AMMAN, Jordan — Jordan’s new prime minister won’t have much time to deliver on promises to rescind a proposed tax increase and implement economic reforms with more consideration for the country’s struggling poor and middle class.
Union leaders who toppled the previous prime minister last week through widespread protests say they will go back to the streets if his successor, Omar Razzaz, does not deliver.
Razzaz, a former senior World Bank official, faces a tough task: He must defuse public anger at economic policies seen by many as unfair, while introducing reforms that can reduce Jordan’s debt-to-GDP ratio to a level acceptable to international lenders.
He has promised a more inclusive path, but has also tried to lower expectations in recent days in meetings with representatives of unions, political parties and legislators.
“There is no magic stick. There is no painkiller. This is a long path, a difficult path,” he said earlier this week. “But God willing, the target is clear and the leadership is united with the people in achieving it.”
In any reform efforts, Jordan can count on some good will from allies such as the United States, the European Union and Gulf states. Considered as “too strategic to fail,” Jordan has received generous economic and military aid to ensure its relative stability in a turbulent region.
Earlier this year, the U.S. pledged a total of nearly $6.4 billion for Jordan through 2022. Several days ago, three Gulf states promised $2.5 billion in aid over five years. On Wednesday, Qatar’s foreign minister pledged $500 million in infrastructure investments in Jordan and said his would offer 10,000 jobs to Jordanians.
On the other side of the balance sheet, the fallout from conflicts triggered by the 2011 Arab Spring uprisings has led to a potentially destabilizing economic downturn in Jordan.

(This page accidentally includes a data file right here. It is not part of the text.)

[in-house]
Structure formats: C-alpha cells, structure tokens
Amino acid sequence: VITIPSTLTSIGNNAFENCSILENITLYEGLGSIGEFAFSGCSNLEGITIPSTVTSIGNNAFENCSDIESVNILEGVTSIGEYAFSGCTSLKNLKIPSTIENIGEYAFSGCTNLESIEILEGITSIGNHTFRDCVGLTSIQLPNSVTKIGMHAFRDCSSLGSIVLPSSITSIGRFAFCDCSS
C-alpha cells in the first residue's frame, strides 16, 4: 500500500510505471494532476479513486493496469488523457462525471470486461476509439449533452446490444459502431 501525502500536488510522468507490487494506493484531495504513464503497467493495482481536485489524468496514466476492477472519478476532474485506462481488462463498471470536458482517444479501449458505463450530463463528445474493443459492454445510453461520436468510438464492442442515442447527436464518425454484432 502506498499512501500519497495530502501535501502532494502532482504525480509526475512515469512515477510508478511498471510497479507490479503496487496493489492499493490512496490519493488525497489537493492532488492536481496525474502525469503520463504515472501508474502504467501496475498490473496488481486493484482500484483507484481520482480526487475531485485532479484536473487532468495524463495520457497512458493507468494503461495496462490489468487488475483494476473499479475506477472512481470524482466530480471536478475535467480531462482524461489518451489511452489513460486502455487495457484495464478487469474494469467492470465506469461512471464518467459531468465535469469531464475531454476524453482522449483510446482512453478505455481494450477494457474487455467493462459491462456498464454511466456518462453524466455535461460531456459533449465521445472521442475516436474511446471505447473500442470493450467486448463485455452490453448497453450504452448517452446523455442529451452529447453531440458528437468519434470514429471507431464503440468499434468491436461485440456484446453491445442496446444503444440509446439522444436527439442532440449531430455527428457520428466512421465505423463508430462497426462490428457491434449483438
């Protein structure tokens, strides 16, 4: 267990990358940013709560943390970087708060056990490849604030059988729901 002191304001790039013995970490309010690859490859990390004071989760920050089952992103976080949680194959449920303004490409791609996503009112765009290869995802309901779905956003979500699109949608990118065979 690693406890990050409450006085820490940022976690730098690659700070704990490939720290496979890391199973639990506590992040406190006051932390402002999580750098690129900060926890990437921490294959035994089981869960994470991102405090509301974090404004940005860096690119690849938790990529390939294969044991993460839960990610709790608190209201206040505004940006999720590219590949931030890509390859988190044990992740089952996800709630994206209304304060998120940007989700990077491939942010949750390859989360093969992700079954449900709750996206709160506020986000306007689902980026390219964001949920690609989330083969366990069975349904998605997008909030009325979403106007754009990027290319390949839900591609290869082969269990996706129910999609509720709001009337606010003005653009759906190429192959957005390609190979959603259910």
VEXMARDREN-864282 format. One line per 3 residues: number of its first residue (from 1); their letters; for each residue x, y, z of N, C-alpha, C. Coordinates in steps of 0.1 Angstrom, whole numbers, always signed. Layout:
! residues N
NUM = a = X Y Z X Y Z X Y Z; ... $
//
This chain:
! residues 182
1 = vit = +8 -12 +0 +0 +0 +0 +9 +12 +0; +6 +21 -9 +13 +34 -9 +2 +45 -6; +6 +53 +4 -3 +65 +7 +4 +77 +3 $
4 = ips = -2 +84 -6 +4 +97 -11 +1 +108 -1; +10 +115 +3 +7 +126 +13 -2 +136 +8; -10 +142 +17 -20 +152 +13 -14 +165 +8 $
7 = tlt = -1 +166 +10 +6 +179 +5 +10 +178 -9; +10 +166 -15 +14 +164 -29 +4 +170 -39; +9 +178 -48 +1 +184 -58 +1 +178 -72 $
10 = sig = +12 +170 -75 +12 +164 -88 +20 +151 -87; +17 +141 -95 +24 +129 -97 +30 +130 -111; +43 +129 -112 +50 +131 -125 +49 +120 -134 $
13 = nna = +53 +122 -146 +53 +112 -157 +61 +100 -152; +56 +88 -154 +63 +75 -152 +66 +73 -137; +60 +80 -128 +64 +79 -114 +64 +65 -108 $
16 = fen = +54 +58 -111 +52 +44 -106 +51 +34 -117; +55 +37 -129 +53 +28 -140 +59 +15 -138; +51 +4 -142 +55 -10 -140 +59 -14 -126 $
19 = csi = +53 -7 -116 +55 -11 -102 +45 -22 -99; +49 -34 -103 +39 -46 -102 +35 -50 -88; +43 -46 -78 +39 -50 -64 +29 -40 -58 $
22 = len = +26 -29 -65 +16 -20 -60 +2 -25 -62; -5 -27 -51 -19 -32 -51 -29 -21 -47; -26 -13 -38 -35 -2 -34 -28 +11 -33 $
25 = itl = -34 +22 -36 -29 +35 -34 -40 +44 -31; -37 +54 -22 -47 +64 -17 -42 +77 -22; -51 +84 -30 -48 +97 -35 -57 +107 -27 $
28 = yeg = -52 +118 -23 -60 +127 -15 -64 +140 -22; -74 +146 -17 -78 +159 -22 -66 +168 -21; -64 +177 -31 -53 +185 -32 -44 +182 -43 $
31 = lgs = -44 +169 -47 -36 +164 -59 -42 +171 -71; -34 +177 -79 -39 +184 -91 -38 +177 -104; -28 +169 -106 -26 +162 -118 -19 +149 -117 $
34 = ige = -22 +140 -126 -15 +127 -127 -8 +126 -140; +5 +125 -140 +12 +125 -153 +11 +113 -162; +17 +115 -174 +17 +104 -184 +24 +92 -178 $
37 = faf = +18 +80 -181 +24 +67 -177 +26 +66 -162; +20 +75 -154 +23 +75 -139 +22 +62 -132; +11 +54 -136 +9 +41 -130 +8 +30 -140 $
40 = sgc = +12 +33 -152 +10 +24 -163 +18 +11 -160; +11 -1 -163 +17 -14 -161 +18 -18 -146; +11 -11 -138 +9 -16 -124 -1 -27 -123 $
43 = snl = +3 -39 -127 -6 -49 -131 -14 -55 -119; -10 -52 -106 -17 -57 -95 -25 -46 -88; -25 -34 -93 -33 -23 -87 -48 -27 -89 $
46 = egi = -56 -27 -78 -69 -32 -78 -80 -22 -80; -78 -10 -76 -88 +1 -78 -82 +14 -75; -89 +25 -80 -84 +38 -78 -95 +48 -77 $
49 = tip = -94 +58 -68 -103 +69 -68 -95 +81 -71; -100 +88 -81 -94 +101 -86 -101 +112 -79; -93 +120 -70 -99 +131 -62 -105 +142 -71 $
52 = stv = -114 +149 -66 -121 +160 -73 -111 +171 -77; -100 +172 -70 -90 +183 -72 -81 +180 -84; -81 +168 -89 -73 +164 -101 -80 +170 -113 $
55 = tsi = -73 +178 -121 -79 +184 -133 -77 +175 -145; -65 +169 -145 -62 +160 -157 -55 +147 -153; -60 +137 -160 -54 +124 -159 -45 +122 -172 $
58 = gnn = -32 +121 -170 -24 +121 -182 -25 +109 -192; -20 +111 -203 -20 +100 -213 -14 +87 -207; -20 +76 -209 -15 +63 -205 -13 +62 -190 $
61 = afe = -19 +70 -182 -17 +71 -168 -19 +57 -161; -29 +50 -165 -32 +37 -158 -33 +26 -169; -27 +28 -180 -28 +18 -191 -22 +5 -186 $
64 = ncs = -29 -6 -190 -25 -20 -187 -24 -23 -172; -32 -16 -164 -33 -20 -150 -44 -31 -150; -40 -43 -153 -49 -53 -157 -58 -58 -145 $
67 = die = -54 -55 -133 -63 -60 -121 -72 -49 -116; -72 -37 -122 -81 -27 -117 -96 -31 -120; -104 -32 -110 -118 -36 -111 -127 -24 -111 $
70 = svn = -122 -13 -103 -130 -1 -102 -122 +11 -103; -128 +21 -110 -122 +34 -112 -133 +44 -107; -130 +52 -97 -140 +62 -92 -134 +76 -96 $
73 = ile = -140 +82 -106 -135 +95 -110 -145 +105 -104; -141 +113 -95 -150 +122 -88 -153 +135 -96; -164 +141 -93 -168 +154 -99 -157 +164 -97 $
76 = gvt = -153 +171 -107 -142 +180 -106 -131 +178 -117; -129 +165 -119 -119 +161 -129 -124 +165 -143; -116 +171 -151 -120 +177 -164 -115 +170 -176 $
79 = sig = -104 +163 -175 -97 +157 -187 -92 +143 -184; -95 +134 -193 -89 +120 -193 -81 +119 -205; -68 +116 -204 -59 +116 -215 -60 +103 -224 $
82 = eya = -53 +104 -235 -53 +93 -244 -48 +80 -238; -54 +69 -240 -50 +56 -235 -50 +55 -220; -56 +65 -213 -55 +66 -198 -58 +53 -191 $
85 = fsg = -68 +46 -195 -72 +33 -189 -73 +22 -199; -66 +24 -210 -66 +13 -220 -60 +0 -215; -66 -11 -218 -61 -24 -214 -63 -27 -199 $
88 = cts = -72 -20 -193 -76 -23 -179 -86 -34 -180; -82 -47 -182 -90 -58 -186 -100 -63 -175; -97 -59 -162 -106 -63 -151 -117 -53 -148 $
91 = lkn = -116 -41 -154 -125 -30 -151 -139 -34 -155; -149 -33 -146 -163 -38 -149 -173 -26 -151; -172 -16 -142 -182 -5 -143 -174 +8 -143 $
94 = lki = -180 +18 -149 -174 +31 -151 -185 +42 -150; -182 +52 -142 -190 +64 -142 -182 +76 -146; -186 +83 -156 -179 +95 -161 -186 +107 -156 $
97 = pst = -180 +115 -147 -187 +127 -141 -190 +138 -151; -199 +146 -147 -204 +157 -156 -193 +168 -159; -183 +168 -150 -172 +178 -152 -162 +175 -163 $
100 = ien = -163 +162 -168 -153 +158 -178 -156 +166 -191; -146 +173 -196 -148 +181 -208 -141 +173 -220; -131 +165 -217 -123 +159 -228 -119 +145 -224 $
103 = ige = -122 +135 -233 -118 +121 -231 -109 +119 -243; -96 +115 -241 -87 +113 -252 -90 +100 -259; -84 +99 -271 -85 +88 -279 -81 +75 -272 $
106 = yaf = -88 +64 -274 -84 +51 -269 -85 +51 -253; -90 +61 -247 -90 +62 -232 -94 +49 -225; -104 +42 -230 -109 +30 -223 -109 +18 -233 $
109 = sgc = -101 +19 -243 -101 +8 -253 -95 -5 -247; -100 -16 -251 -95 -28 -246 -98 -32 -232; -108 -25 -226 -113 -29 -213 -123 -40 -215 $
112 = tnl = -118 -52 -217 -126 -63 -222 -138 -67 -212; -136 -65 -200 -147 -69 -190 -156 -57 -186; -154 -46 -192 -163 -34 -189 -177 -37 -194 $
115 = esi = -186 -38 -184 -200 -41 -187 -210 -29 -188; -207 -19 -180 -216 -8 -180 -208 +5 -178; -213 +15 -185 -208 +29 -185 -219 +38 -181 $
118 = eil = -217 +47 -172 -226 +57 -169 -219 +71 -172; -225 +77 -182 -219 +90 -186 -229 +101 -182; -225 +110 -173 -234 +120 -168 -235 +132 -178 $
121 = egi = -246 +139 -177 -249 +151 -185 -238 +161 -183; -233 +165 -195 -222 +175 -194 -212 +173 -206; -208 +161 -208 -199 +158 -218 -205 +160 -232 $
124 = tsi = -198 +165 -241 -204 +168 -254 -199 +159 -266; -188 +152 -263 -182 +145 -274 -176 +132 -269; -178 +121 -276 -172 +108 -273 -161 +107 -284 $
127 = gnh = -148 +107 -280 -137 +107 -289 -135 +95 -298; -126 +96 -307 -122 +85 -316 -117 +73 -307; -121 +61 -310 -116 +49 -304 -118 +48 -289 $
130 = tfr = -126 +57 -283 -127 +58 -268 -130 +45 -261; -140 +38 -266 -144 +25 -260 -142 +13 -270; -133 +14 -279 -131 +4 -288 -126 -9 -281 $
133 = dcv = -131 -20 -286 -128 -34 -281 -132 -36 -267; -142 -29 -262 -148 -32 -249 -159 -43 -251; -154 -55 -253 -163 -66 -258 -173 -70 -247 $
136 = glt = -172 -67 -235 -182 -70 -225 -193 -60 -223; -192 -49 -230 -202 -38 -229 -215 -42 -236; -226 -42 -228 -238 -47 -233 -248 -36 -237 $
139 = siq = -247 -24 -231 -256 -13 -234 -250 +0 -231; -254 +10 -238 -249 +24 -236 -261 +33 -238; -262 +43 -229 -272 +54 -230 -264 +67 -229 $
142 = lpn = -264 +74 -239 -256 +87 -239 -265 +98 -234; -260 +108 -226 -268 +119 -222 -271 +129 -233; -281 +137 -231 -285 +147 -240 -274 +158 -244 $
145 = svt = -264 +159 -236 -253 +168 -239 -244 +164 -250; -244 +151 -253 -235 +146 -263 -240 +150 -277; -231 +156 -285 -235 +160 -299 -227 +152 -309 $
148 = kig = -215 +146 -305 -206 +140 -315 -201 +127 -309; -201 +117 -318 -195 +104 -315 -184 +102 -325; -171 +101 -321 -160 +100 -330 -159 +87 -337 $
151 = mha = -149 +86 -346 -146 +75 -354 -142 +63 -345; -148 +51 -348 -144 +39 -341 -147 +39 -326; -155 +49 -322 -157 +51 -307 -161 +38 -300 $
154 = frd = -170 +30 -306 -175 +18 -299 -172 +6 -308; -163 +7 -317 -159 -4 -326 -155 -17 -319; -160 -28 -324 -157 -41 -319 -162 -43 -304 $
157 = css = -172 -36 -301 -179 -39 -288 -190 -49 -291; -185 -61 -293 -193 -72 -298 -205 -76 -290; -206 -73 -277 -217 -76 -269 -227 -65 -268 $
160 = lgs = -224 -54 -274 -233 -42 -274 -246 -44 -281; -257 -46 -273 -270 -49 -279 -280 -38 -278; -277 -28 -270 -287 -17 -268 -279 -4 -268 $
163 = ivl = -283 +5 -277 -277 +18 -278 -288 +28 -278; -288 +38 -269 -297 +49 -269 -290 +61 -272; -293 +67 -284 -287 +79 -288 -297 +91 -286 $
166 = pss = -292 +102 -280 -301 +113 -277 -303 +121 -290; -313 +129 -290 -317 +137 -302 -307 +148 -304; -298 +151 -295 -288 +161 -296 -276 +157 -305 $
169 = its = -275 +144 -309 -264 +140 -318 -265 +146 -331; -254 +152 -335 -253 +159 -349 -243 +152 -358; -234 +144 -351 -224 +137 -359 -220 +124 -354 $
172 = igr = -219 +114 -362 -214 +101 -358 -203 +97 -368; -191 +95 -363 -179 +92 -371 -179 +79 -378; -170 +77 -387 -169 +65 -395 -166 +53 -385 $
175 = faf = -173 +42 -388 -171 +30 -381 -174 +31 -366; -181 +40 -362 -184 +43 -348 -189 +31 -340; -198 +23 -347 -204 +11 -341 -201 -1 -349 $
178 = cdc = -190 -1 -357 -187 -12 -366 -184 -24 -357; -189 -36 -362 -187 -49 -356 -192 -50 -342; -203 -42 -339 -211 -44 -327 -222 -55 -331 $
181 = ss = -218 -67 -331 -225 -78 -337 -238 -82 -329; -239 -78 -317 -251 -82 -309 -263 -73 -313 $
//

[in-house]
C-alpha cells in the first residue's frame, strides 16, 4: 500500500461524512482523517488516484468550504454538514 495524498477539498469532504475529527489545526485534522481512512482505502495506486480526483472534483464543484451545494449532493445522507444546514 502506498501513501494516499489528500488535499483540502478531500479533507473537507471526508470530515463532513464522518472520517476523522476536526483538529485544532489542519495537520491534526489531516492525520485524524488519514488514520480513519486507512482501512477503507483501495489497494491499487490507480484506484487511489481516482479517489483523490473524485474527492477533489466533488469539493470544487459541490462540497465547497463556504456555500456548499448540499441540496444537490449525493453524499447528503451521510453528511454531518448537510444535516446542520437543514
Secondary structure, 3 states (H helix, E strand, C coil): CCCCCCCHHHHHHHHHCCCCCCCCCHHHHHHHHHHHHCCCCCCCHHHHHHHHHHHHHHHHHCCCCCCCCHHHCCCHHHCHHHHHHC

The violence disrupted trade with Iraq and Syria, as well as the flow of cheap natural gas from Egypt. At the same time, the influx of hundreds of thousands of Syrian refugees burdened water- and energy-poor Jordan and its weak infrastructure.
Jordan’s debt-to-GDP ratio now stands at about 96 per cent, while unemployment hit 18.4 per cent, the highest in 25 years, according to the Department of Statistics.
In 2016, the International Monetary Fund agreed to pay $723 million to Jordan over six years, linking disbursement to subsidy cuts, tax increases and other fiscal reforms. Adherence to such prescriptions was to reduce Jordan’s debt-to-GDP ratio to 77 per cent in 2021.
Instead, Jordan’s rollout of the reforms has brought its citizens to the streets.
Jordanians have protested regularly in recent months, as prices of bread and electricity shot up. Demonstrations intensified when the government announced its planned tax increases.
Starting earlier this month, thousands of Jordanians demonstrated outside the prime minister’s office every evening, chanting “maanash,” (“We don’t have.”) A federation of 17 unions, including pharmacists, doctors, engineers, and shop owners, staged two one-day warning strikes during this period.
“We arrived at a point where we have nothing left,” said Khaled Hilmi, a pharmacist in Wehdat, a Palestinian refugee camp in the Jordanian capital …read more